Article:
drill and a socket to spin the armature. I held the hi-tension lead
about ? inch from the case, and gave it a spin at slow speed. It
gave a nice fat blue spark, with the impulse latching off at every
? turn. At a faster rate of spin, the impulse is disconnected, and
the quality of the spark changes. It is not quite as fat, or blue,
but it will now jump a ? inch gap. The magneto was then taken back
outside, and the cap and rotor were remounted.

The mag was then remounted on the engine, set so the impulse
would trip when the timing mark was centered in the inspection port
(top center of the front cylinder). It took about four tries to get
the mag to trip in exactly the right spot, with the proper lead.
The mag now fires at each top center, either on compression or on
the exhaust stroke.

With the magneto set properly, I now removed the two spark
plugs, and poured a little gasoline down each of the holes. The
plugs were reinstalled and then I wrapped a rope around the starter
pulley and gave it a yank. Nothing happened. I took another look at
the engine and realized that in my haste to fire the engine up, I
had forgotten to put the spark plug wires back on the plugs! I
quickly put them on their respective plugs, and tried again to
start the engine. I almost fell on my rear end as the engine fired
up on the first revolution. It ran for about five seconds. It also
blew oil all over the back of my trailer (from a hidden break in
the oil gauge line). When it finally quit, for about five seconds
the pitter-patter of raining debris could be heard, and finally the
‘plop’ of the oil soaked rag that I had stuffed into the
exhaust pipe, hitting the ground. IT ACTUALLY RAN!!!

I took a look at the smashed radiator top and thought
‘forget it.’ (See picture 5.) It was really flattened. I
then decided to have a look at the damaged control panel and also
the broken oil line that was now evident. As it turned out, the oil
line was the easiest fix, in retrospect.

The amp meter and the volt meter were mounted in rubber,
isolating them from the panel and from vibration. The rubber mounts
were rotten, and on the volt meter, ripped away (see picture 6).
Where am I going to find something like that, I wondered. The panel
face was twisted about 20 degrees and both side braces were
flattened so that the panel face was nearly horizontal instead of
vertical. This malformation had pinched the oil gauge feed line
nearly flat, and had wrung off the adapter ell behind the oil
gauge. It’s a good thing that the line was pinched, as it did
two things for me: (1) It slowed oil loss, and kept pressure on the
engine bearings, and (2) that same back pressure located another
leak in the lineat the pump housing, that I wouldn’t have found
if the line were open.

I found that the circuit breaker was also smashed, and the
engine kill switch had popped apart at the back. The kill switch
wire was also broken at the magneto connection as well. The panel
light switch was frozen in the off position, and the light socket
itself was smashed with what was left of the previous lamp still
inside. This doesn’t sound like much does it?

At our local Rockaway Hardware, I located the circuit breaker
sitting on a shelf. They also had some much needed TEK screws, and
some wide head 14-20 x3/4 inch screws that would be used later.
They also had an NOS panel light switch as well as two two-prong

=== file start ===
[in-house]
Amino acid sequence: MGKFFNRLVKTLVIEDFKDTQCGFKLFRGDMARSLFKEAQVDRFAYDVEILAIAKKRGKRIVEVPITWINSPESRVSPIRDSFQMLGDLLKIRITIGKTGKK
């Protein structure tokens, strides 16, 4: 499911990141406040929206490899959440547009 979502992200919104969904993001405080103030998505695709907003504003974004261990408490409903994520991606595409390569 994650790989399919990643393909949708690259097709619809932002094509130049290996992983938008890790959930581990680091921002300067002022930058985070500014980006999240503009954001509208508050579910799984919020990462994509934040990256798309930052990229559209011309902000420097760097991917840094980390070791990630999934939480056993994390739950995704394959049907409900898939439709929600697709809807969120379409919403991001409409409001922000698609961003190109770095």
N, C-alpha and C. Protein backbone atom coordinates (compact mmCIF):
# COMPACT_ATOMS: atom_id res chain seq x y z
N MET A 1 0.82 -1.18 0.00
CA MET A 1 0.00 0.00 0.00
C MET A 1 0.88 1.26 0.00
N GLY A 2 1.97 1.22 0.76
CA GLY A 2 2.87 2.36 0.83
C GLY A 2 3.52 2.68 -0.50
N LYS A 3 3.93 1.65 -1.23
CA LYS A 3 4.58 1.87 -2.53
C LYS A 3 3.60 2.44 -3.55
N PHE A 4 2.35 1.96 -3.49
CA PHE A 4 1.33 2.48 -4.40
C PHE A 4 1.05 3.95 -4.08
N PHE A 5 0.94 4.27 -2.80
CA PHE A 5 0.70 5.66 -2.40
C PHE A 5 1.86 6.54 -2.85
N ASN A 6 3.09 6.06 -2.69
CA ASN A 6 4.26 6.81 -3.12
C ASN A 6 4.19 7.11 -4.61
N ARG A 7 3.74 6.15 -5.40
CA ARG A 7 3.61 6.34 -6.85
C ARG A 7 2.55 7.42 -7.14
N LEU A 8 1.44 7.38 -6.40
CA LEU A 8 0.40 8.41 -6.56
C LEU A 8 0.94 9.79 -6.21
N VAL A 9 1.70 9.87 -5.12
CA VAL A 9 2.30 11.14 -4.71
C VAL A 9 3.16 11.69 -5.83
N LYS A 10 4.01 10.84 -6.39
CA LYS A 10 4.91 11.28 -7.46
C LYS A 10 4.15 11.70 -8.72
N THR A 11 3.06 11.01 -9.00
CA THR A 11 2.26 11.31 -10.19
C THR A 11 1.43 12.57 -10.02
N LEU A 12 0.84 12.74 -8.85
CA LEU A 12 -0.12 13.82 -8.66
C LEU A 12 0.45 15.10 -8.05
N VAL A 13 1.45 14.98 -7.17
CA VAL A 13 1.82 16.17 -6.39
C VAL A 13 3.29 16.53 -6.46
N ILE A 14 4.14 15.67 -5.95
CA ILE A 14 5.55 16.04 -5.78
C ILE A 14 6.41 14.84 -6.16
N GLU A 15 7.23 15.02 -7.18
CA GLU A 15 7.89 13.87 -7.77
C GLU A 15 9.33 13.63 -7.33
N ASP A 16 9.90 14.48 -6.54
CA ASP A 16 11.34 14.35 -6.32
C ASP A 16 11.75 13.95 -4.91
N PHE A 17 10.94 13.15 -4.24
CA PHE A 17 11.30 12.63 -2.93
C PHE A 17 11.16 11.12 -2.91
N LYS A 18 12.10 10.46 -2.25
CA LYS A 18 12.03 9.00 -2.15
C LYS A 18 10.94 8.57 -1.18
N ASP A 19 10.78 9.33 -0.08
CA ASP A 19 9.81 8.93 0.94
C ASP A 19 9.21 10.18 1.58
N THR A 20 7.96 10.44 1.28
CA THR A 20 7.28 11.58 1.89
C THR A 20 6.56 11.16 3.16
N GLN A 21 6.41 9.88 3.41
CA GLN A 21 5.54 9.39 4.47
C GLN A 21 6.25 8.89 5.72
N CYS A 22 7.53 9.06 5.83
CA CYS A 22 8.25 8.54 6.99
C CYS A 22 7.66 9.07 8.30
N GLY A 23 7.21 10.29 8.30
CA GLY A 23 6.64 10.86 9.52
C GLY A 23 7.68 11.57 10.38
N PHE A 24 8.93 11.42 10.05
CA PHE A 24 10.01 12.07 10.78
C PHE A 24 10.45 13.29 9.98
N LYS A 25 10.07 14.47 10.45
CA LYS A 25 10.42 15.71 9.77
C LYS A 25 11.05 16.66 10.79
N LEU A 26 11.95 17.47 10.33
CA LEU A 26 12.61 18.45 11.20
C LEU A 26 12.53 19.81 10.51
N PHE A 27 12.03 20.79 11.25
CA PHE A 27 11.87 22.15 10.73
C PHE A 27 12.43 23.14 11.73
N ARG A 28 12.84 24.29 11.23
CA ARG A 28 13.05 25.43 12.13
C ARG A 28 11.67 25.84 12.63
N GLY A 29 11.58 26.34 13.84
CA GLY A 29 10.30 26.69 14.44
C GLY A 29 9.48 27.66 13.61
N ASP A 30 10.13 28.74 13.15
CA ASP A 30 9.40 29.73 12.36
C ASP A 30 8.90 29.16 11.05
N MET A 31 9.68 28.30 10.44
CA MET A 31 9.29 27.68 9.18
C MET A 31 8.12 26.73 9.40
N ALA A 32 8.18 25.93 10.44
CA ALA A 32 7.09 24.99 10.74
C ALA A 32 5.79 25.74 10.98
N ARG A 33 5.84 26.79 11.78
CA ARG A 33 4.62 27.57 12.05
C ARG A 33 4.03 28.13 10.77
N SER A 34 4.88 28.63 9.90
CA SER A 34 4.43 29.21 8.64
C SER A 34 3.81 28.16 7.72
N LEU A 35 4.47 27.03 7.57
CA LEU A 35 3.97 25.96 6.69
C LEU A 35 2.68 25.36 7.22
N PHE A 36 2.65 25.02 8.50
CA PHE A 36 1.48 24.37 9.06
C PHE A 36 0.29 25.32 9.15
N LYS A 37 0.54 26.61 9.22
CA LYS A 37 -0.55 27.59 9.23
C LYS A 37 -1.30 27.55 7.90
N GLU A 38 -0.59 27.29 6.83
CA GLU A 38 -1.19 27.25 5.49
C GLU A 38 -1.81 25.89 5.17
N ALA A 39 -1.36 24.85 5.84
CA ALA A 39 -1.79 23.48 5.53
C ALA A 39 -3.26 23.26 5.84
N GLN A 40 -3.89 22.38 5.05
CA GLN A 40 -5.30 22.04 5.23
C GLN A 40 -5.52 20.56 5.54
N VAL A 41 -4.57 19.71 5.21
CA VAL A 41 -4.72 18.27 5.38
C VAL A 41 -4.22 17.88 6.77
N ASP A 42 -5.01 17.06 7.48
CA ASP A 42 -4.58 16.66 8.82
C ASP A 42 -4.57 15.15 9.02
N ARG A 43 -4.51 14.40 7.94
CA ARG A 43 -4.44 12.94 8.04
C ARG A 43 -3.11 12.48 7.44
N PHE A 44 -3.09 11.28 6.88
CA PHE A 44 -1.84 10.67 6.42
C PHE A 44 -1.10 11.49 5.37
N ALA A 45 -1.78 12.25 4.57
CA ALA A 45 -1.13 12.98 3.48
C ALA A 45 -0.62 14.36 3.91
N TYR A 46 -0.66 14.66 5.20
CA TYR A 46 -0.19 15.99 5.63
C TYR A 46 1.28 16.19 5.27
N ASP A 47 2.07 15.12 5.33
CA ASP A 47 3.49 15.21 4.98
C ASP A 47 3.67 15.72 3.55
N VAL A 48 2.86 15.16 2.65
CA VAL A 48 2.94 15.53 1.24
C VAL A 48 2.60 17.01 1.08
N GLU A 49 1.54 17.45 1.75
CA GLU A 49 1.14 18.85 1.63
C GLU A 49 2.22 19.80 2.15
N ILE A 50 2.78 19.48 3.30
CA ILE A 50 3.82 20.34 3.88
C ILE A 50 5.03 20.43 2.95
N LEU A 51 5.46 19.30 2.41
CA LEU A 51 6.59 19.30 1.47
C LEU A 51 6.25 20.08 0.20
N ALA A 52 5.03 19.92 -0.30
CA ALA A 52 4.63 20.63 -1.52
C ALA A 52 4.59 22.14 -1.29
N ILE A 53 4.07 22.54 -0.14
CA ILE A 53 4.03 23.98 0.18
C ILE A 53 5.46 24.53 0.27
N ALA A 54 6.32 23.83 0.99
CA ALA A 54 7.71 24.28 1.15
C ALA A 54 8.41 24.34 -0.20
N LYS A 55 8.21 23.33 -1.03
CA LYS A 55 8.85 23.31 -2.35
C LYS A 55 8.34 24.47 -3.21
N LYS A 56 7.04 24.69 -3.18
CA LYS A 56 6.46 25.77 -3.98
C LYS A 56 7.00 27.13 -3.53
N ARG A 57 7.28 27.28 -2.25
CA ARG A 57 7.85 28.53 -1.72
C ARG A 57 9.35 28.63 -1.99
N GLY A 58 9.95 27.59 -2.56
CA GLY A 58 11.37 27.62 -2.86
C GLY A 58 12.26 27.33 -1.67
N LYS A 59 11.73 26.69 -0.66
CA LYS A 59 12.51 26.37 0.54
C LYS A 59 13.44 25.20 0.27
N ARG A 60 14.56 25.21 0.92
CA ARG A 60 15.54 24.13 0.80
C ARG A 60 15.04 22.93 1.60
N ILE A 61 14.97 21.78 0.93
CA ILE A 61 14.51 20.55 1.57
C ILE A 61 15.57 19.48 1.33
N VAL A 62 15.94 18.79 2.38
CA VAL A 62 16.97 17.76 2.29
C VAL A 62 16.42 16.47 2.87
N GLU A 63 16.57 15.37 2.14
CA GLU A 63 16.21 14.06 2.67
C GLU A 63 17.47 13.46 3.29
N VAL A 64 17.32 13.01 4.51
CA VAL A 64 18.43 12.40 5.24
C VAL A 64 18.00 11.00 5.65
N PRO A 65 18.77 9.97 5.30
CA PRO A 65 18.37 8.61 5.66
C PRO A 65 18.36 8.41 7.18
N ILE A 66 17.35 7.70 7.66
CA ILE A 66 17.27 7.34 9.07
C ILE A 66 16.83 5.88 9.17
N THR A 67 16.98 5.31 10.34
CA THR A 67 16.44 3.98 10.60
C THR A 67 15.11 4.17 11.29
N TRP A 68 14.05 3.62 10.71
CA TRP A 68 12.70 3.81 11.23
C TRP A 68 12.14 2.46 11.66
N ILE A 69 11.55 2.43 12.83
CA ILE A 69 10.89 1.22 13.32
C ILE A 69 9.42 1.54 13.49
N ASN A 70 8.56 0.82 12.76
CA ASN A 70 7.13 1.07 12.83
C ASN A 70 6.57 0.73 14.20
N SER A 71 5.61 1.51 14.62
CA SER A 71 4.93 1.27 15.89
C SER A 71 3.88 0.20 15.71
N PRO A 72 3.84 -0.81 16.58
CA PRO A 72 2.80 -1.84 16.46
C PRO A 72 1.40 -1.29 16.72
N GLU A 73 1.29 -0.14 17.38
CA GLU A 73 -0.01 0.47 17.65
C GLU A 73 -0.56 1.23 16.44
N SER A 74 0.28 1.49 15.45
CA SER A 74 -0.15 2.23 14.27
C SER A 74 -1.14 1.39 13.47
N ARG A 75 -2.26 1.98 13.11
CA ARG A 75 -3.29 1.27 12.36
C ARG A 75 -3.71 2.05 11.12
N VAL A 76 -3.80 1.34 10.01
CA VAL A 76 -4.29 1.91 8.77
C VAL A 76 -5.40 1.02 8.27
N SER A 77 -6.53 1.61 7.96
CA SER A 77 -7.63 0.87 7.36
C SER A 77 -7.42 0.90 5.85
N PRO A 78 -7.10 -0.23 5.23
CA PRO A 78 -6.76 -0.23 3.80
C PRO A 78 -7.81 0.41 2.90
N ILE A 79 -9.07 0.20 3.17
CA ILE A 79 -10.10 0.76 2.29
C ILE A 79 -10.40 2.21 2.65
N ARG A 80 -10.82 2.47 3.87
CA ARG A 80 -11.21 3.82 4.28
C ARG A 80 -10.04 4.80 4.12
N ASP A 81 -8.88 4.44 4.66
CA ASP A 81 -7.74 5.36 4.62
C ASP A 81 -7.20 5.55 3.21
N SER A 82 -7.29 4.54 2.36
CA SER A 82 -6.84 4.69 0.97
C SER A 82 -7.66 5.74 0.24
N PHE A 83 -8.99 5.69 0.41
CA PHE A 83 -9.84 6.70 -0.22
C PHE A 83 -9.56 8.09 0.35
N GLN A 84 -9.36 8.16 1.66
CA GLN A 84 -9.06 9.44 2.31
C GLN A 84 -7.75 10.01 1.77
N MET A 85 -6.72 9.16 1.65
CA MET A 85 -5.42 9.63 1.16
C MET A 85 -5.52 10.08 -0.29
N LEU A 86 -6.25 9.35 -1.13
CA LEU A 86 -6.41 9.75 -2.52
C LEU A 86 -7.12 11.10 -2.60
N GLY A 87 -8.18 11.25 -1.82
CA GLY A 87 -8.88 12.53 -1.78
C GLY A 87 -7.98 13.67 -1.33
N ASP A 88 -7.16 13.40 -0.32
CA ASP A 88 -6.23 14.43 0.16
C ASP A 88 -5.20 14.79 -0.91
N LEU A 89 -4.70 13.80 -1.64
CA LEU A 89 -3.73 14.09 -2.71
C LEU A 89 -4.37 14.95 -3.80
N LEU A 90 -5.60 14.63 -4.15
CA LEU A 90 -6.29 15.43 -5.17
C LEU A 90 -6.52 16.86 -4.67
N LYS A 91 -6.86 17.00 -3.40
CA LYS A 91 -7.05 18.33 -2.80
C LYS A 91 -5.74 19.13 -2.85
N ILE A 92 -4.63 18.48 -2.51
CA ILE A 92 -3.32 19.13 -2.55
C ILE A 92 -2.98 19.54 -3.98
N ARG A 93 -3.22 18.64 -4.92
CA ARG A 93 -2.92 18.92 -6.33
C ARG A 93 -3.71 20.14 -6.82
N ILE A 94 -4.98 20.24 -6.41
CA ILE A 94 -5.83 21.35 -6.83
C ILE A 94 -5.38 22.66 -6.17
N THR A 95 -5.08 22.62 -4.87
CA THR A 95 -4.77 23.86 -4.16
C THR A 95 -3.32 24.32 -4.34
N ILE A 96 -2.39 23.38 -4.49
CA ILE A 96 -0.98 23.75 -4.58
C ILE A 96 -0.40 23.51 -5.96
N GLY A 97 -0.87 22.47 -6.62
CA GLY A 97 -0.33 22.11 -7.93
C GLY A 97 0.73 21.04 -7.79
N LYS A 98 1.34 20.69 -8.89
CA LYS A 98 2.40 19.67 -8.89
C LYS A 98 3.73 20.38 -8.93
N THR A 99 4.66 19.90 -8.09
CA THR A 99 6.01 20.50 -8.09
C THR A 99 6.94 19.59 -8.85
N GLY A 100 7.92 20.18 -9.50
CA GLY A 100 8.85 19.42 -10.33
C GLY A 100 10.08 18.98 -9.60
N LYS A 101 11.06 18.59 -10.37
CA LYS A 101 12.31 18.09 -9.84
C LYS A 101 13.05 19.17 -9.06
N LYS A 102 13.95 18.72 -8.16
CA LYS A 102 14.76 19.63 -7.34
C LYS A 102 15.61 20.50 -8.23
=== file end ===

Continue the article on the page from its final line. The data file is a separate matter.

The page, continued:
outlets that dated back to the ’40s. These guys have everything
(the commercials are rightSentry Hardware has it all!) The hardware
store has been a treasure trove for my antique engine parts

Next I made another trip to the salvage yard to locate a piece
of steel plate 1/8 inch thick, to make a valve spring cover. After
finding a suitable piece on the big heap, I decided to look in on
the ‘copper room,’ a big shed where the yard accepts all of
the incoming brass and copper alloys. On my way in the door I
tripped on something that was on the floor. I looked down and saw
two six inch black rubber squares with a VW symbol on them. Upon
seeing a dismantled VW radiator nearby, I surmised they may have
been part of the assembly. Anyway, they made replacement vibration

Once back home, I used the damaged cover plate as a template to
make up a new cover. I made a new gasket out of a piece of sheet
cork, and used a small leftover piece of the rubber to make a seal
for the 5/16 * 2 bolts, that hold the cover
in place. I then removed the abused panel from the generator, after
pulling it somewhat upright, and set out to repair the damage.

The next day, I removed the two meters from the panel. Getting
the mounts and their locking rings off was not too hard. Using the
meters and the mounting rings as templates, I made up a new pair of
isolation mounts out of the rubber I obtained from the yard. I also
repaired the engine kill switch. Then I straightened the panel face
as best I could, and replaced the smashed circuit breaker with the
one obtained from the hardware store. Replacing the panel light
switch was easy, but fixing the lamp holder was not. The first
problem was removing the holder from the panel itself. One screw
had apparently vibrated loose long ago, but the other one was now
bent at about a 45 degree angle, with the lamp holder sitting askew
on the panel face. I used a pair of screwdrivers to pry the holder
off the remaining bent up screw, and set off to fix the socket. The
first problem was getting the remains of the old crushed bulb out
of the mangled socket. This took about 10 minutes, piece by little
piece. I then had to straighten the socket and repair the threads
in it, in order to install a new bulb in it. This took about
another 15 minutes. The final object was to remount the socket back